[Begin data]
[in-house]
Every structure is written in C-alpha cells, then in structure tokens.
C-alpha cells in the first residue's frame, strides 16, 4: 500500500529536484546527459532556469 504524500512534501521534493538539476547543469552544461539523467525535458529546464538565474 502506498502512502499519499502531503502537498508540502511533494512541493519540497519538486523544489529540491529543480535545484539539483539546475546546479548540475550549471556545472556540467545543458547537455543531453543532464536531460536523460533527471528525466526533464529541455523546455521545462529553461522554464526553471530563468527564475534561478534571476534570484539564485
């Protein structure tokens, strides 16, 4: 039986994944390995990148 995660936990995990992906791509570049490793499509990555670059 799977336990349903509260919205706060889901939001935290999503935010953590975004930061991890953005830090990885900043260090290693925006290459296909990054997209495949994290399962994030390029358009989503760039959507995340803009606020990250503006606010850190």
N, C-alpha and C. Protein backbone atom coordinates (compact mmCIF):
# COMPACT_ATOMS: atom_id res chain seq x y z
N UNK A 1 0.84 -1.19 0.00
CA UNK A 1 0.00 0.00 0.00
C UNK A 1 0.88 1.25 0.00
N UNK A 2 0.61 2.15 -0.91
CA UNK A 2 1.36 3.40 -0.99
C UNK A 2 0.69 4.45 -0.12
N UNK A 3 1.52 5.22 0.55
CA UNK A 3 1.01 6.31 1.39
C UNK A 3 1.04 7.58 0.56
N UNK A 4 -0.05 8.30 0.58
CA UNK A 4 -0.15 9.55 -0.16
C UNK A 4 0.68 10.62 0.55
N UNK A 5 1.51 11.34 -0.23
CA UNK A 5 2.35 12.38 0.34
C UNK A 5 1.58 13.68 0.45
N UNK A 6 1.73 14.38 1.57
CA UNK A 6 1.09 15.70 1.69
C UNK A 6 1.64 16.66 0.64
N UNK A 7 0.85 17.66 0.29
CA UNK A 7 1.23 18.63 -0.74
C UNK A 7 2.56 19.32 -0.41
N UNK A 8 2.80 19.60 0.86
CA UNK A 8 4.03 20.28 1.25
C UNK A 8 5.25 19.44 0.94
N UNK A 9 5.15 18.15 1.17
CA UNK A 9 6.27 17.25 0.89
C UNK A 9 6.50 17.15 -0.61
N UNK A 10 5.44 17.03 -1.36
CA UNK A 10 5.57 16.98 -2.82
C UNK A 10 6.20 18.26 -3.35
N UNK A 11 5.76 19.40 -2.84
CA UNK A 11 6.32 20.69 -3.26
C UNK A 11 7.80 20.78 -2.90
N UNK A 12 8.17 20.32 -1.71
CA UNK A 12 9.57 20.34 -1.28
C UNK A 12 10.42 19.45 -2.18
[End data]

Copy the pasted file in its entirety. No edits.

[in-house]
Every structure is written in C-alpha cells, then in structure tokens.
C-alpha cells in the first residue's frame, strides 16, 4: 500500500529536484546527459532556469 504524500512534501521534493538539476547543469552544461539523467525535458529546464538565474 502506498502512502499519499502531503502537498508540502511533494512541493519540497519538486523544489529540491529543480535545484539539483539546475546546479548540475550549471556545472556540467545543458547537455543531453543532464536531460536523460533527471528525466526533464529541455523546455521545462529553461522554464526553471530563468527564475534561478534571476534570484539564485
């Protein structure tokens, strides 16, 4: 039986994944390995990148 995660936990995990992906791509570049490793499509990555670059 799977336990349903509260919205706060889901939001935290999503935010953590975004930061991890953005830090990885900043260090290693925006290459296909990054997209495949994290399962994030390029358009989503760039959507995340803009606020990250503006606010850190």
N, C-alpha and C. Protein backbone atom coordinates (compact mmCIF):
# COMPACT_ATOMS: atom_id res chain seq x y z
N UNK A 1 0.84 -1.19 0.00
CA UNK A 1 0.00 0.00 0.00
C UNK A 1 0.88 1.25 0.00
N UNK A 2 0.61 2.15 -0.91
CA UNK A 2 1.36 3.40 -0.99
C UNK A 2 0.69 4.45 -0.12
N UNK A 3 1.52 5.22 0.55
CA UNK A 3 1.01 6.31 1.39
C UNK A 3 1.04 7.58 0.56
N UNK A 4 -0.05 8.30 0.58
CA UNK A 4 -0.15 9.55 -0.16
C UNK A 4 0.68 10.62 0.55
N UNK A 5 1.51 11.34 -0.23
CA UNK A 5 2.35 12.38 0.34
C UNK A 5 1.58 13.68 0.45
N UNK A 6 1.73 14.38 1.57
CA UNK A 6 1.09 15.70 1.69
C UNK A 6 1.64 16.66 0.64
N UNK A 7 0.85 17.66 0.29
CA UNK A 7 1.23 18.63 -0.74
C UNK A 7 2.56 19.32 -0.41
N UNK A 8 2.80 19.60 0.86
CA UNK A 8 4.03 20.28 1.25
C UNK A 8 5.25 19.44 0.94
N UNK A 9 5.15 18.15 1.17
CA UNK A 9 6.27 17.25 0.89
C UNK A 9 6.50 17.15 -0.61
N UNK A 10 5.44 17.03 -1.36
CA UNK A 10 5.57 16.98 -2.82
C UNK A 10 6.20 18.26 -3.35
N UNK A 11 5.76 19.40 -2.84
CA UNK A 11 6.32 20.69 -3.26
C UNK A 11 7.80 20.78 -2.90
N UNK A 12 8.17 20.32 -1.71
CA UNK A 12 9.57 20.34 -1.28
C UNK A 12 10.42 19.45 -2.18